"The 18 week target has now been missed for 10 out of the last 12 months, under the Tories."—Andrew Gwynne MP, 11 June 2015
This is true of one of the three 18 week waiting targets which apply to the NHS in England.
The three targets apply to different groups of patients.
Two of them are about how long patients who have begun treatment have waited for it. 90% of patients whose treatment involved an admission to hospital should be treated within 18 weeks—this is the target that's been missed in ten of twelve months. For non-admitted patients, the target is 95%, and it's been missed in two of the months.
The other target is about how long patients who have not begun treatment have waited. 92% of them should have waited 18 weeks or less. This applies to all patients on the waiting list, whether they're going to be admitted or not. It's been met in every month since its introduction in 2012.
It's argued that the first two targets are actually causing longer waits for some patients, because they mean that hospitals could have an incentive not to treat people who've already crossed the 18 week line in case this pushes them below target.
On that basis it was announced that the targets would be deliberately missed last year, the idea being to focus on treating the longest waiters. This could explain some of the deterioration in performance, although that's difficult to measure, and the target wasn't being met when the change in policy was announced.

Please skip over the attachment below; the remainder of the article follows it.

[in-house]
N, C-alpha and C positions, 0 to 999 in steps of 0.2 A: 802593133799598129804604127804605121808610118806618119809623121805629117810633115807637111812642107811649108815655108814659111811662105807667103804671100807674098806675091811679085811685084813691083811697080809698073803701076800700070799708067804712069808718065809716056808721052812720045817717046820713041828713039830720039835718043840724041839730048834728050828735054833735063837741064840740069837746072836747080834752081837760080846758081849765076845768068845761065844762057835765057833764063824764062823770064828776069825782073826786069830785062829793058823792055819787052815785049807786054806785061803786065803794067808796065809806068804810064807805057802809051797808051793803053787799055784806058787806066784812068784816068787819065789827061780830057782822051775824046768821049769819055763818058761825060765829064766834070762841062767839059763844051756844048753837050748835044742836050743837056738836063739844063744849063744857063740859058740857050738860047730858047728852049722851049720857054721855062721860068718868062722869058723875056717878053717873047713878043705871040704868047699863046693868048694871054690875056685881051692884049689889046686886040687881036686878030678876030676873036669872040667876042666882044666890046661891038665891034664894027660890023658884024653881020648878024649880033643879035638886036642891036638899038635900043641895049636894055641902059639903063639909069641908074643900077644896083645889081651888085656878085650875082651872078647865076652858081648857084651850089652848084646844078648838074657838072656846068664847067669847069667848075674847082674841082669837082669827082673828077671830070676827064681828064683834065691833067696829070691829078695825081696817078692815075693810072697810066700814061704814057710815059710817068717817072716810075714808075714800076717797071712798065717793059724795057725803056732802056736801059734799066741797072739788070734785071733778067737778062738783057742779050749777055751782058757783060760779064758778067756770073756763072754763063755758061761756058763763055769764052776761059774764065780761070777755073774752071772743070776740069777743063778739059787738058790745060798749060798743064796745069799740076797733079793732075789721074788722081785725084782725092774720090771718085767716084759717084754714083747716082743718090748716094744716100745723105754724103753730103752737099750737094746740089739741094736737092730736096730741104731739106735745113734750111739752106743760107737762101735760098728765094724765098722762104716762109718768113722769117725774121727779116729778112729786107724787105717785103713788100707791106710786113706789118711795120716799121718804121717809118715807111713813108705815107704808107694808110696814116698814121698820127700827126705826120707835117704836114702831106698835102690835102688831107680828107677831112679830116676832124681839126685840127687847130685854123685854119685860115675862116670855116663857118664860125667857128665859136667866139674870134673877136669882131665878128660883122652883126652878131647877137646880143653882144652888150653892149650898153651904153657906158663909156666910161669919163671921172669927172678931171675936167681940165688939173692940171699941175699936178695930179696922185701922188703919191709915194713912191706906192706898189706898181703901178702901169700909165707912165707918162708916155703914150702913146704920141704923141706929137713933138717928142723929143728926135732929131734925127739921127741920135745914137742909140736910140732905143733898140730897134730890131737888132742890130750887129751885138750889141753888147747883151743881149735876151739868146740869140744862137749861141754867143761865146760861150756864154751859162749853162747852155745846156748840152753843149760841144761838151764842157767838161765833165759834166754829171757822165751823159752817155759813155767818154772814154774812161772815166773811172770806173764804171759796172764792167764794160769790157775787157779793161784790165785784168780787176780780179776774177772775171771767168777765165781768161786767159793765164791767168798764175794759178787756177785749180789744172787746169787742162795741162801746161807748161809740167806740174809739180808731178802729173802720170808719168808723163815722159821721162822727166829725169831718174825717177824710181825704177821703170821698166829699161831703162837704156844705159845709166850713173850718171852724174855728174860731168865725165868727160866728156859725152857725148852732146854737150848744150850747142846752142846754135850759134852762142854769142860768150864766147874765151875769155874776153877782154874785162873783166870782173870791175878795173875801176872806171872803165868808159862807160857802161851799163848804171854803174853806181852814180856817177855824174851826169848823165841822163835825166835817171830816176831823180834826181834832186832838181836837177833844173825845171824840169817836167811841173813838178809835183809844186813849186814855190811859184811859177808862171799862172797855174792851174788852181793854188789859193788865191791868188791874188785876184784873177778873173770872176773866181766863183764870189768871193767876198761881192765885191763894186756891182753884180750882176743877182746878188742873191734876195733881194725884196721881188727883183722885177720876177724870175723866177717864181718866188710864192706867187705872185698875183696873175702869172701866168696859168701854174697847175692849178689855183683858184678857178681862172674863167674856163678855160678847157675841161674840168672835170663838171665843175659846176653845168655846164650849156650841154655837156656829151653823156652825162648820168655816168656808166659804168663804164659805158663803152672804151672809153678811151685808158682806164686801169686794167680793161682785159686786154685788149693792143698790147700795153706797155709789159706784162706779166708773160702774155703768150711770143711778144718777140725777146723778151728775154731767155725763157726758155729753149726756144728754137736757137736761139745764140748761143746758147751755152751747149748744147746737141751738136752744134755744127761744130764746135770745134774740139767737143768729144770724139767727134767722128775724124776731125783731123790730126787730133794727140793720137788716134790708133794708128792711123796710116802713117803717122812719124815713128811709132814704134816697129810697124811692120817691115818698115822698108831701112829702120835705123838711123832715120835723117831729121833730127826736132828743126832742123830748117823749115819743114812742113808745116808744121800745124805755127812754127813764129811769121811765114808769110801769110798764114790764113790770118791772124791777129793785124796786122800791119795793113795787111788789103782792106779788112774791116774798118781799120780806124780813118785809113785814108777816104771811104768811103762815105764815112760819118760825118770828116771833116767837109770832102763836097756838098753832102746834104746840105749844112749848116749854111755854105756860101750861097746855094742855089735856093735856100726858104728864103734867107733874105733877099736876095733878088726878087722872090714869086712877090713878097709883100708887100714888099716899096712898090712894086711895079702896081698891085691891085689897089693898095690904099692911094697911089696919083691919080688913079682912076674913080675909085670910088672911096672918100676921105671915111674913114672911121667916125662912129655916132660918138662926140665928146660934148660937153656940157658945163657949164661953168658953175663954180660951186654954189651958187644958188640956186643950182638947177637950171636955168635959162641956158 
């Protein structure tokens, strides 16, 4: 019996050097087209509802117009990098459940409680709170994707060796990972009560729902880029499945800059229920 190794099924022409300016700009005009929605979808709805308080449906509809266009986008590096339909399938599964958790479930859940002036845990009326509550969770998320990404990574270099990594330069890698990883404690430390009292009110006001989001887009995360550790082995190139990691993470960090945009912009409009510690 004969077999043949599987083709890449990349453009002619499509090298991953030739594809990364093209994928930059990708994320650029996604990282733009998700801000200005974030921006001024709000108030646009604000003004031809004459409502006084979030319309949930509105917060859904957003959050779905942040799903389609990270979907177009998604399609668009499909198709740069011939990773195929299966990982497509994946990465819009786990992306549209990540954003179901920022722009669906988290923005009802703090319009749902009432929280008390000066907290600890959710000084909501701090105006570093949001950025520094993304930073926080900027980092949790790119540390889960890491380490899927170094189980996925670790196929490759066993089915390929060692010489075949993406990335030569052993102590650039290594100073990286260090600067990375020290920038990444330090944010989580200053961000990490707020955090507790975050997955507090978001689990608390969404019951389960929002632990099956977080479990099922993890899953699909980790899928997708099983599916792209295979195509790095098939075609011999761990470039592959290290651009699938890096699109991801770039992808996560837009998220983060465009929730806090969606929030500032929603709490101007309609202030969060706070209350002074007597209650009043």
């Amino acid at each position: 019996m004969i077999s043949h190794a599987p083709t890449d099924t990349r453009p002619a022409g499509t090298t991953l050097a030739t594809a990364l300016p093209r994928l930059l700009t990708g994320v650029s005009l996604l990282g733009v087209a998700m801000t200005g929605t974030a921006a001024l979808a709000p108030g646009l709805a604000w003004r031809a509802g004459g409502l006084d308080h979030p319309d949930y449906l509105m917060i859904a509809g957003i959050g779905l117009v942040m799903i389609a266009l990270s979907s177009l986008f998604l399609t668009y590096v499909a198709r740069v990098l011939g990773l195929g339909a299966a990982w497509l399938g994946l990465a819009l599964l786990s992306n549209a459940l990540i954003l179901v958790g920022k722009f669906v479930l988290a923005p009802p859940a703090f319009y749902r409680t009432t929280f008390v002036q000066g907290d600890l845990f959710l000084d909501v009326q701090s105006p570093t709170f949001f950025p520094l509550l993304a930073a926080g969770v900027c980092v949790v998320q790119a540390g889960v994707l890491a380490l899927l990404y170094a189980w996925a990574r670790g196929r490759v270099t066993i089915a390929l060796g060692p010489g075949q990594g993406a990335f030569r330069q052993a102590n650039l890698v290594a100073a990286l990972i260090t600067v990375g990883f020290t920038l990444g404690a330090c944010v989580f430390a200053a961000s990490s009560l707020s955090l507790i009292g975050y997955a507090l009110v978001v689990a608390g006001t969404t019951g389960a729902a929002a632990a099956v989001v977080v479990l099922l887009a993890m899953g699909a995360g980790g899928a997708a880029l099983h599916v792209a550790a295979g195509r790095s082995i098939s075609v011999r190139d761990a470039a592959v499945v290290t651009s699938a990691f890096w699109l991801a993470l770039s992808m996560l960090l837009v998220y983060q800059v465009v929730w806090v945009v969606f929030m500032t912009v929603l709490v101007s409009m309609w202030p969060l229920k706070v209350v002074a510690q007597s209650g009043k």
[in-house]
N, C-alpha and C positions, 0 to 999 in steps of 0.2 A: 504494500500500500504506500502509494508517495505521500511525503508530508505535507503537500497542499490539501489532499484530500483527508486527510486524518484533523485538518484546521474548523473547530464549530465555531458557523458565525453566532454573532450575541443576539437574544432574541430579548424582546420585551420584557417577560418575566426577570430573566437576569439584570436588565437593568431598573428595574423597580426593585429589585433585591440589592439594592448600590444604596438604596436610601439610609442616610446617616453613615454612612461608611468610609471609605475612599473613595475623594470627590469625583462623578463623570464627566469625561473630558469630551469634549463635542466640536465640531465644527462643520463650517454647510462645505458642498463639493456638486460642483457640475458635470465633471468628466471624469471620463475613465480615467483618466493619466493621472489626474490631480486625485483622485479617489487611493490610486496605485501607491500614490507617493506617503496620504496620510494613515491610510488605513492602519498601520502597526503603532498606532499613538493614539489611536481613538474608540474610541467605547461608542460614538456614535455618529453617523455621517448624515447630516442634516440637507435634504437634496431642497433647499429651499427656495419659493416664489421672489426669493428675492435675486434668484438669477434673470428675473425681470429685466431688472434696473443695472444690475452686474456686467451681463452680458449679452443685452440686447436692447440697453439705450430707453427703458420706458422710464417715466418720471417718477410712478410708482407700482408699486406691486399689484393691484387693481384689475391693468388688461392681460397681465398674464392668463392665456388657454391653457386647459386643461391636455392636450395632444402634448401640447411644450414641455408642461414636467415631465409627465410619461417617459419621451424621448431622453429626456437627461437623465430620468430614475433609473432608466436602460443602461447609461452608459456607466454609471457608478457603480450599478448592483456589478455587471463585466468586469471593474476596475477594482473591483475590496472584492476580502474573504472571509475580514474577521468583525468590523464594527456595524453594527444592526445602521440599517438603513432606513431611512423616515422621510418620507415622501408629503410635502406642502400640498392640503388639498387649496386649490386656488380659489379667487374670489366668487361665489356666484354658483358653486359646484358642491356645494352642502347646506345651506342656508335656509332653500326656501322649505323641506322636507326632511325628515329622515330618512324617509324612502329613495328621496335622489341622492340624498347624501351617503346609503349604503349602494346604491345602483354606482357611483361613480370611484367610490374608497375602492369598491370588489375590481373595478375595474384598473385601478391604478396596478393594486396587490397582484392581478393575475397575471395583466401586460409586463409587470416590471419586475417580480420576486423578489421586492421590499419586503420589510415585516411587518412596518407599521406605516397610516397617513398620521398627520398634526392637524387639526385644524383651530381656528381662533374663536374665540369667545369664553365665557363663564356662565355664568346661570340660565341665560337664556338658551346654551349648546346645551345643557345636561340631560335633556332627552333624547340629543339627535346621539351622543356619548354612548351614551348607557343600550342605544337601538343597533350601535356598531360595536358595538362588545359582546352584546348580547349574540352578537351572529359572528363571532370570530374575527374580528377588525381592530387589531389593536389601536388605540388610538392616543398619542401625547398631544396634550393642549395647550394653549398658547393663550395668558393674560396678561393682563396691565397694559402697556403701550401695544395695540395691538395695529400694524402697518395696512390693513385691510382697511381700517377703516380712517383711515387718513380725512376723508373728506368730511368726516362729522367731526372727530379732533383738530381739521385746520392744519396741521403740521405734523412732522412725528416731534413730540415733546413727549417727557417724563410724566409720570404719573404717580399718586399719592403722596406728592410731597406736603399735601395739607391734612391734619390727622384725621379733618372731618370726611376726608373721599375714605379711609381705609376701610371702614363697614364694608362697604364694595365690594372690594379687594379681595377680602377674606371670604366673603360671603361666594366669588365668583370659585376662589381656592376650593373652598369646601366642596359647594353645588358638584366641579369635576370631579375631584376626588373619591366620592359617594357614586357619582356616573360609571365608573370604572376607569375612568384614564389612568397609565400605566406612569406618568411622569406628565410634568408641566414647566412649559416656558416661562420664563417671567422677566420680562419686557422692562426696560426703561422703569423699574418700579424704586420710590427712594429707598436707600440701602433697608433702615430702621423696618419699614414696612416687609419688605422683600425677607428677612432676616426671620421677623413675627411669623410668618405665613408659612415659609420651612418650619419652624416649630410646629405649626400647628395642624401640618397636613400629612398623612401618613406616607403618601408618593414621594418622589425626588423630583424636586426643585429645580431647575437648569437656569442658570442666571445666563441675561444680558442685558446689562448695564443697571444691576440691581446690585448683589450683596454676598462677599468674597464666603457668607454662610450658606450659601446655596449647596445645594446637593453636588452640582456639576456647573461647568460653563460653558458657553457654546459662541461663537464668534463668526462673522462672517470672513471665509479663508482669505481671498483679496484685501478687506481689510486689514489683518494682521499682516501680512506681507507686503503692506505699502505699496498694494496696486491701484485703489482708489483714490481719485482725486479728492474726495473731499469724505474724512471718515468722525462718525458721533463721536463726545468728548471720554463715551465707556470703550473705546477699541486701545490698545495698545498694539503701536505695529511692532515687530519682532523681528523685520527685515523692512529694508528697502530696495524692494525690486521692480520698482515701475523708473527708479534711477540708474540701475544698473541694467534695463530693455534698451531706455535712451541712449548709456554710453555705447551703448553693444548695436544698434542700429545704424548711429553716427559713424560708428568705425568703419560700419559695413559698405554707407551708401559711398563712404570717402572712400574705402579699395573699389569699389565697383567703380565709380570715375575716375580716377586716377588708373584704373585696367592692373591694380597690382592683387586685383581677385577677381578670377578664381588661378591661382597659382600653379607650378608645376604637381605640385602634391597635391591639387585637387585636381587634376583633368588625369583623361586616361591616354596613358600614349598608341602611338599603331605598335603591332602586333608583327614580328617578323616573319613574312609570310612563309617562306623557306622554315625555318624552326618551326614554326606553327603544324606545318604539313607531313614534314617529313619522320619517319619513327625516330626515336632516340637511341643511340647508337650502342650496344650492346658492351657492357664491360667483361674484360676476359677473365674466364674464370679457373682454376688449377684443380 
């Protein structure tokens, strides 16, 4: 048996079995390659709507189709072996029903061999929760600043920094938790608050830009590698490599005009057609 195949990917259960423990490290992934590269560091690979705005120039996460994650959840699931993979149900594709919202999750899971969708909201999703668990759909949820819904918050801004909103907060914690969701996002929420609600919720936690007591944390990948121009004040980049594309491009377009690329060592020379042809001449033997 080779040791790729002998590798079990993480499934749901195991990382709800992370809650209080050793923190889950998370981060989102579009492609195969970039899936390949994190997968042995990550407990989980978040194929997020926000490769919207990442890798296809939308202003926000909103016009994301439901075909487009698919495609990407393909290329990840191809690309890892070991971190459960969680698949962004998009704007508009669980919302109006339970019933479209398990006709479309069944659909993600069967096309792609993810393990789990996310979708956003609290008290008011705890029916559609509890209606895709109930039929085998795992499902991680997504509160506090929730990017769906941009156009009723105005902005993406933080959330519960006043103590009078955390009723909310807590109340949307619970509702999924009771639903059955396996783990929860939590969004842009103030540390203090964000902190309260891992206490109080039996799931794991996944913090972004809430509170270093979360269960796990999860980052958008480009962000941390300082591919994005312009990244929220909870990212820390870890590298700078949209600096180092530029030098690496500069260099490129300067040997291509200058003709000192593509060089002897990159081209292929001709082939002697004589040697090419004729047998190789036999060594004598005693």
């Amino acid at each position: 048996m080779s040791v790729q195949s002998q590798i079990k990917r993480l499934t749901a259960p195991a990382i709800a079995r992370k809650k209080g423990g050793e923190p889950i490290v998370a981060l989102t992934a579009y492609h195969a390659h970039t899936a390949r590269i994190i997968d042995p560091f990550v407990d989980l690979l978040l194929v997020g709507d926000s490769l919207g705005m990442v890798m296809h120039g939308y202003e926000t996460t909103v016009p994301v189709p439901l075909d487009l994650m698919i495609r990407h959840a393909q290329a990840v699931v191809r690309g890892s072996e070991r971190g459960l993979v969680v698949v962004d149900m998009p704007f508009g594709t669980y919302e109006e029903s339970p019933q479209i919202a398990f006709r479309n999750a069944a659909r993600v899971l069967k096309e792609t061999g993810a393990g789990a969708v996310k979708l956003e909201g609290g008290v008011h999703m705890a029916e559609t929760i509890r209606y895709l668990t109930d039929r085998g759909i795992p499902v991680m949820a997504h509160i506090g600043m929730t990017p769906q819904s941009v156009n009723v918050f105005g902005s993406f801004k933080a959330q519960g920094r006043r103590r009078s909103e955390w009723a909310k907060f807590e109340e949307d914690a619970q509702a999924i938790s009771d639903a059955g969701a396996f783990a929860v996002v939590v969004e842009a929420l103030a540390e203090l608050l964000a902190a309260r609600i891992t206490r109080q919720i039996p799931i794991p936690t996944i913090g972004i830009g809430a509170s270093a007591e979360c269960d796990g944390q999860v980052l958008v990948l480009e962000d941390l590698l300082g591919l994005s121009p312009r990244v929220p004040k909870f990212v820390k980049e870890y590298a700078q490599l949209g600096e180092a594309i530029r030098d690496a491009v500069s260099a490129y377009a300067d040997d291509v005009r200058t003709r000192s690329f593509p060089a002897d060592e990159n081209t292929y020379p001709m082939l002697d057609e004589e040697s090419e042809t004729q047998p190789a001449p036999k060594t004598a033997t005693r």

Worsening performance for patients who've been admitted for treatment
90% of patients who've been admitted for treatment in any given month should have waited for less than 18 weeks, according to NHS England's standards. That target has not been met in ten of the twelve months from May 2014 to April 2015—the exceptions are May 2014 and December 2014.
This is the time waited from a GP referral to any treatment for which a consultant is responsible, even if that consultant doesn't treat each patient personally.
In August 2014 the government announced that NHS England would put greater priority on treating more long-waiters that autumn. It said this would mean a temporary rise in the number of patients beginning treatment after waiting longer than 18 weeks, and so would cause trusts to "undershoot" the target.
For non-admitted patients, the target is that 95% of those beginning treatment should have waited less than 18 weeks. This has been broken twice since coming into force in 2008, and joins the admitted target in having been scrapped.
The remaining 18 week target is for all patients who are still on the waiting list, whether they're waiting for admitted or non-admitted care. At least 92% of them should have waited 18 weeks or less. The standard has been met since it was introduced in 2012.
A note of caution on all of the above figures. It's normal for some trusts not to report the data - seven of them didn't in April.
Politicians shouldn’t get away with misleading us—can you help?
As the UK’s independent factchecking charity, Full Fact relies on our supporters’ generosity to hold public figures to account and push for higher standards of debate.
But with a new prime minister on the way, and the possibility of a general election, we need your help more than ever to ensure that everyone can get the facts they need, on the issues that matter most.